Two Up

Mark   Myers
Mark Myers Enterprise Architect, Northern California Power Agency Read Author Bio || Read All Articles by Mark Myers

Touring on a motorcycle is the fastest growing segment in the motorcycle industry.  Touring with two riders on the same bike, or 'two up', is becoming a popular way to tour the country.  

Riding two up is very different than riding solo.  The bike handles differently when riding two up -- both driver and passenger have responsibilities to make the trip fun and successful.  The driver must be aware of the needs of the passenger; often a smooth ride becomes a requirement.  Moreover, both rider and passenger are observing and suggesting street strategies for safety.  They should be in constant communication with each other on street situations they observe.  The passenger must not anticipate a corner, but must let the driver set up the corner and then stay with the driver through the corner.

Building software is a team approach.  Successful companies that build software, whether in house using staff or through a third party vendor, must build synergy and trust if the project is to be successful.  Software development methodologies must strive to bring the business and IT sides of the house together.  The business rules approach, a software methodology, requires a team effort for implementation to be successful.  

A primary difference between the business rules approach and other approaches is the focus on the business as being the driver in the requirements gathering process.  The business rules approach works to engage the business as an author of requirements and to maintain these requirements in a business rule repository.  The business rule repository output is a deliverable to the software design.  This is different from other approaches which let IT drive the requirements gathering process through activities such as JAD sessions and other IT processes.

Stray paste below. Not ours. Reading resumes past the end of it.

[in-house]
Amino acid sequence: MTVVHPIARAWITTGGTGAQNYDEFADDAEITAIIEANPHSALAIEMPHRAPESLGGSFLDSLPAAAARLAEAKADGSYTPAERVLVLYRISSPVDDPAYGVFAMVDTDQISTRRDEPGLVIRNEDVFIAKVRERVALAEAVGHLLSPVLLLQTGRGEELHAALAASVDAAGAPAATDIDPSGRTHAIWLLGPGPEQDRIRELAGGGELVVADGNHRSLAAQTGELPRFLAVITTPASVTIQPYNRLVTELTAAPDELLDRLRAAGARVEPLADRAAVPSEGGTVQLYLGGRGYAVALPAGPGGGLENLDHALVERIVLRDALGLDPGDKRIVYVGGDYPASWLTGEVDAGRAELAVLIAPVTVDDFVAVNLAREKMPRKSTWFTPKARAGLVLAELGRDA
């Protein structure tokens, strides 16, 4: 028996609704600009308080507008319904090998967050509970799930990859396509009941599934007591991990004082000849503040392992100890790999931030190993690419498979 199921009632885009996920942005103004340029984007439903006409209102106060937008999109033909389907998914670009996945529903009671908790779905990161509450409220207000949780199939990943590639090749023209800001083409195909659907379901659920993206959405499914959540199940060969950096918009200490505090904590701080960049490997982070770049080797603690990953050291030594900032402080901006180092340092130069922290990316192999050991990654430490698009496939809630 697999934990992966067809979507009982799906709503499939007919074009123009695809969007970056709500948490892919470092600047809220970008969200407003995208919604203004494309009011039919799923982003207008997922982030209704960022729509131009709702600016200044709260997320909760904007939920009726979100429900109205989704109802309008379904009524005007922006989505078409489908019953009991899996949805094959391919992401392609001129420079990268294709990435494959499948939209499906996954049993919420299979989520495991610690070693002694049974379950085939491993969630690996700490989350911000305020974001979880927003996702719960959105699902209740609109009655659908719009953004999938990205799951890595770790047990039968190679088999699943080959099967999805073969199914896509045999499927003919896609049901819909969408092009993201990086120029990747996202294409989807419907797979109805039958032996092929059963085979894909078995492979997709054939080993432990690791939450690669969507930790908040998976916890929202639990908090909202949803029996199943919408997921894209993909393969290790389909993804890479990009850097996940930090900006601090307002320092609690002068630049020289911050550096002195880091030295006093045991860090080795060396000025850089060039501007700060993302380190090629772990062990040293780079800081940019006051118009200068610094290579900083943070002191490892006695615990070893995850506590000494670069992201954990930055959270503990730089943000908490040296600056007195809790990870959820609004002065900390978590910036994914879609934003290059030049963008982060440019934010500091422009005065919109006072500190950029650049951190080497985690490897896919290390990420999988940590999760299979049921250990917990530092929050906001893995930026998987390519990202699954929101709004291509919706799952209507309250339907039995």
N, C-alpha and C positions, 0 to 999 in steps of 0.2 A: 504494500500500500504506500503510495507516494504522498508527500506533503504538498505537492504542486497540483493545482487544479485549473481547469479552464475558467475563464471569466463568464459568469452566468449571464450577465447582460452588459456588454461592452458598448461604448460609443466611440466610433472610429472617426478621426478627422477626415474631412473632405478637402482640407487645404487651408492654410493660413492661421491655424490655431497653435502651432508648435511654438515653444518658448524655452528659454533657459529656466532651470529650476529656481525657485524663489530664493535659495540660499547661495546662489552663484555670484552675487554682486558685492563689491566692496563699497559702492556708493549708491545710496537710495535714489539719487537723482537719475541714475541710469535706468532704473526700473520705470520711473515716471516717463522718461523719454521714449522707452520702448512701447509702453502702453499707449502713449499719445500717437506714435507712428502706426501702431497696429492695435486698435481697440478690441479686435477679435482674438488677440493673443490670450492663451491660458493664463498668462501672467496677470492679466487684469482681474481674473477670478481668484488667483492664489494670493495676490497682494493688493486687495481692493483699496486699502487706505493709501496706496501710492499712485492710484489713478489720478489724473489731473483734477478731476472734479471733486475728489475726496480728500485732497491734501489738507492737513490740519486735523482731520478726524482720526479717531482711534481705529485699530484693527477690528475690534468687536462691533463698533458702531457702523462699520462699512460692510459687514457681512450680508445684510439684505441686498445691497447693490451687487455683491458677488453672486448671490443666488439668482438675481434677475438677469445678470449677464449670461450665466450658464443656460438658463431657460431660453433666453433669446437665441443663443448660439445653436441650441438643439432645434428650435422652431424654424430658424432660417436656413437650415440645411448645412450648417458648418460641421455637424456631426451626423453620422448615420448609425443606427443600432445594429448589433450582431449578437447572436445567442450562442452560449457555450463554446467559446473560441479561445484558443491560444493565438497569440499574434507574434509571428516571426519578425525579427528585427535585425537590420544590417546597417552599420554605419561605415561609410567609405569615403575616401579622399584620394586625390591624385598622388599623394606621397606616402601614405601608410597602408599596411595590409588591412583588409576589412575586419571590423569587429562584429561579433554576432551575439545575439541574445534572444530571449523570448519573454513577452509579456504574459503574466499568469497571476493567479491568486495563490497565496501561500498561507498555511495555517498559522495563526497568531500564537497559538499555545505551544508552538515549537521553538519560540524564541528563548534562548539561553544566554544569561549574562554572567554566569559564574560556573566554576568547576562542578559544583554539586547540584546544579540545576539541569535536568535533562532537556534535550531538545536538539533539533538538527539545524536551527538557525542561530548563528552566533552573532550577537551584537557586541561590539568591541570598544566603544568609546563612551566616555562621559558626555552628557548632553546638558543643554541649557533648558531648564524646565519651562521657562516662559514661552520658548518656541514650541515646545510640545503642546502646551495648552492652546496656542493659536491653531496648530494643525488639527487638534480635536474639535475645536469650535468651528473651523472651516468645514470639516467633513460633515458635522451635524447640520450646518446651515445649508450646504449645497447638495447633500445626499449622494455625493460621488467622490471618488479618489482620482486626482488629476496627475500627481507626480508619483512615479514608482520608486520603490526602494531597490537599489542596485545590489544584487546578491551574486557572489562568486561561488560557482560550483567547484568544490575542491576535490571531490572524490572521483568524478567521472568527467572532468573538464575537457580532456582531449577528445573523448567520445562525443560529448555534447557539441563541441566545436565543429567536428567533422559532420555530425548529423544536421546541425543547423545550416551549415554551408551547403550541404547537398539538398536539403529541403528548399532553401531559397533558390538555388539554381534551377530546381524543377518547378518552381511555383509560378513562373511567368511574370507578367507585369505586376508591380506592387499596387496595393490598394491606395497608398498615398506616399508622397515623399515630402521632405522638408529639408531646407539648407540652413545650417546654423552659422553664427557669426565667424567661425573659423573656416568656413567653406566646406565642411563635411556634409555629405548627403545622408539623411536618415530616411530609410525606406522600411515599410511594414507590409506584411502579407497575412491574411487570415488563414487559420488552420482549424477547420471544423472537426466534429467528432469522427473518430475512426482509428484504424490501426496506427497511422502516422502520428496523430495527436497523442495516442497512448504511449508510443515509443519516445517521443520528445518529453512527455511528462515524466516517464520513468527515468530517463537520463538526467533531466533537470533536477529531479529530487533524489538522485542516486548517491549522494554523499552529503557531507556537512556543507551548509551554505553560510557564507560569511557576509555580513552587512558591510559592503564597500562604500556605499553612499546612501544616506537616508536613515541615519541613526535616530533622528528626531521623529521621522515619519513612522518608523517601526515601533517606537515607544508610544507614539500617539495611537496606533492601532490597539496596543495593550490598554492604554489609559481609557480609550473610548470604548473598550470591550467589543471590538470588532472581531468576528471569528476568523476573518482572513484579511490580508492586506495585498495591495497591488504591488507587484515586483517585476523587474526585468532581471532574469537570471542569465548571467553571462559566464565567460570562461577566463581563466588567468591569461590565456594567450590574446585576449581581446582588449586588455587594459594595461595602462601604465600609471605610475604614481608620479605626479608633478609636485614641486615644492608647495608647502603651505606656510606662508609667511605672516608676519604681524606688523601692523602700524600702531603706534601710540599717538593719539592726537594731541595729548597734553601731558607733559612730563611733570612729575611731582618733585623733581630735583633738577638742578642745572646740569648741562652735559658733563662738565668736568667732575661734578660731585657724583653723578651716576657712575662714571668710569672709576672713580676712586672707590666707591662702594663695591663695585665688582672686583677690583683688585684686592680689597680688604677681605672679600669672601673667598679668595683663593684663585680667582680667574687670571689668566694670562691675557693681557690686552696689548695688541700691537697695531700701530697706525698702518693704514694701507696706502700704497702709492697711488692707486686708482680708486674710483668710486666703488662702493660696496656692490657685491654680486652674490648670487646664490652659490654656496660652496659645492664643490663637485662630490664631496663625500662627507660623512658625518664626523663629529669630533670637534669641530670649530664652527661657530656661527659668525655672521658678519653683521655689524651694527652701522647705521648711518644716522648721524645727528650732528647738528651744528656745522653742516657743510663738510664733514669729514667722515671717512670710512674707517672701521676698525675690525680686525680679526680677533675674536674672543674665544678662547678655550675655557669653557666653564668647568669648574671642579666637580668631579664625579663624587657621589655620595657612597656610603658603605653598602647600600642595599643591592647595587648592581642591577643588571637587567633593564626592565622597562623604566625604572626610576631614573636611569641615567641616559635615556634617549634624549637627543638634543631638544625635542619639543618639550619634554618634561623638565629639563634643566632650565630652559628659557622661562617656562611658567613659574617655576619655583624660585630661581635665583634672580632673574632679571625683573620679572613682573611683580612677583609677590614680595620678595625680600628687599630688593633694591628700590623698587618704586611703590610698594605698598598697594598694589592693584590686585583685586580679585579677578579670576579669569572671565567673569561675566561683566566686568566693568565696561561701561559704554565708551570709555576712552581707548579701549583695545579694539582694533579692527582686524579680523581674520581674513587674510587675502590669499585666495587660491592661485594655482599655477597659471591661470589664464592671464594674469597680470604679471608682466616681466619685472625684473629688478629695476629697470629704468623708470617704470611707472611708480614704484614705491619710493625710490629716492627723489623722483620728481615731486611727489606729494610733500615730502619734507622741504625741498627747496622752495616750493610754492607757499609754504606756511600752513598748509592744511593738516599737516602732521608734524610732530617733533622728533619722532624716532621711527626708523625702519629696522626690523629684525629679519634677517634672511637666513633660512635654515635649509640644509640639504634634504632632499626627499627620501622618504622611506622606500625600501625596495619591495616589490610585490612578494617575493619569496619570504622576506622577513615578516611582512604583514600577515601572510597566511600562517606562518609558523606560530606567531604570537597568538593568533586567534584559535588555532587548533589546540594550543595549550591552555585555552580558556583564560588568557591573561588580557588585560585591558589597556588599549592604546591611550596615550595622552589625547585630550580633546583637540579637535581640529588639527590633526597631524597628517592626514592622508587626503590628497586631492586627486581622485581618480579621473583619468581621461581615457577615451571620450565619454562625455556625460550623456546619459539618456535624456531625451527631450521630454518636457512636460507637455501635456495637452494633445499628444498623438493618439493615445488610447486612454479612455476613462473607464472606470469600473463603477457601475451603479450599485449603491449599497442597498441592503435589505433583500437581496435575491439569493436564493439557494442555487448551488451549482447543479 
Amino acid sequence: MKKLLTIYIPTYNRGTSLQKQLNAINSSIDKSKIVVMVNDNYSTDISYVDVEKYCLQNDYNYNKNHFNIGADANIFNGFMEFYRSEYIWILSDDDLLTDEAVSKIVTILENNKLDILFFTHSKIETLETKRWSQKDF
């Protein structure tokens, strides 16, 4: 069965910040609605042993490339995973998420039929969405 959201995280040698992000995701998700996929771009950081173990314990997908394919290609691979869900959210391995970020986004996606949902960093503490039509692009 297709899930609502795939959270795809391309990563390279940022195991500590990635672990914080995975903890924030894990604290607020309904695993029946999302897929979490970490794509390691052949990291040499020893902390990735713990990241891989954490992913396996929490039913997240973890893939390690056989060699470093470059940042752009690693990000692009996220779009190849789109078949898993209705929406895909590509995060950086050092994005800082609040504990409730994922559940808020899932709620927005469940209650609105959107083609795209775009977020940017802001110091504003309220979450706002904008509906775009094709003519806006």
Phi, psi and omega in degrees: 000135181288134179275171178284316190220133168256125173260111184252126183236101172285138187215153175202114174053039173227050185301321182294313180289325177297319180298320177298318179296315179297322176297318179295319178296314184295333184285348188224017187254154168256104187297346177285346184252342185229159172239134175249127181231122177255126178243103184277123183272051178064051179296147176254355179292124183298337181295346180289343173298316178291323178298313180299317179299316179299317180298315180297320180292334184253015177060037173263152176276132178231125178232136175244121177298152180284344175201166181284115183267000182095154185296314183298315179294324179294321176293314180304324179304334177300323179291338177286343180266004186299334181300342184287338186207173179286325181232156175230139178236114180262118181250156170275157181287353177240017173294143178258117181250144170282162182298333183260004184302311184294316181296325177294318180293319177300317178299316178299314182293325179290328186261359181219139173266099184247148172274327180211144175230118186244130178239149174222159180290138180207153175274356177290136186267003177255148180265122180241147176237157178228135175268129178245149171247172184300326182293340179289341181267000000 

This business rule repository captures all the terms, rules, and facts about the business along with the accompanying meta data.  The meta data includes information such as the activation and deactivation date of a rule, data source of a term and policy source of a rule, and the relationships between terms (which are called 'facts').  In keeping with the concept of a single source for all data, the business rule repository output should be used directly in the implementation.  Done correctly, the gathered requirements will stand alone as independent business objects, ready to be used as reference models for the business and IT.

Because of this fundamental difference that the business rule approach brings, many IT departments do not want to find themselves as a passenger in the requirements gathering process.  They are accustomed to driving. There is a fear that without control of the requirements process the destination is uncertain.    It must be clear between the business and IT that the business only dictates the direction of the ride not the kind of equipment you use.  The technologies used are still in the capable hands of IT.  The business rules approach forms a partnership between the business and IT.  The business rules approach opens new areas for IT to better serve their business customer.

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Standard citation for this article:

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Mark Myers , "Two Up" Business Rules Journal, Vol. 8, No. 2, (Feb. 2007)

About our Contributor:

Mark   Myers
Mark Myers Enterprise Architect, Northern California Power Agency

Mark Myers is a recognized leader in the implementation of business rules projects and has been described as a pragmatic visionary. He has worked in the Wholesale Electrical Power business for over 20 years, designing, documenting and implementing business solutions. Mark has worked for fortune 500 companies and introduced the business rules approach to the California ISO before moving to Northern California Power Agency ( where he works as an Enterprise Architect. Mark is a regular contributor to the BRCommunity where he combines motorcycling and business rules in Zen and the art of Rules. Mark received a BA in Business Information Systems from Phoenix University. He can be contacted at

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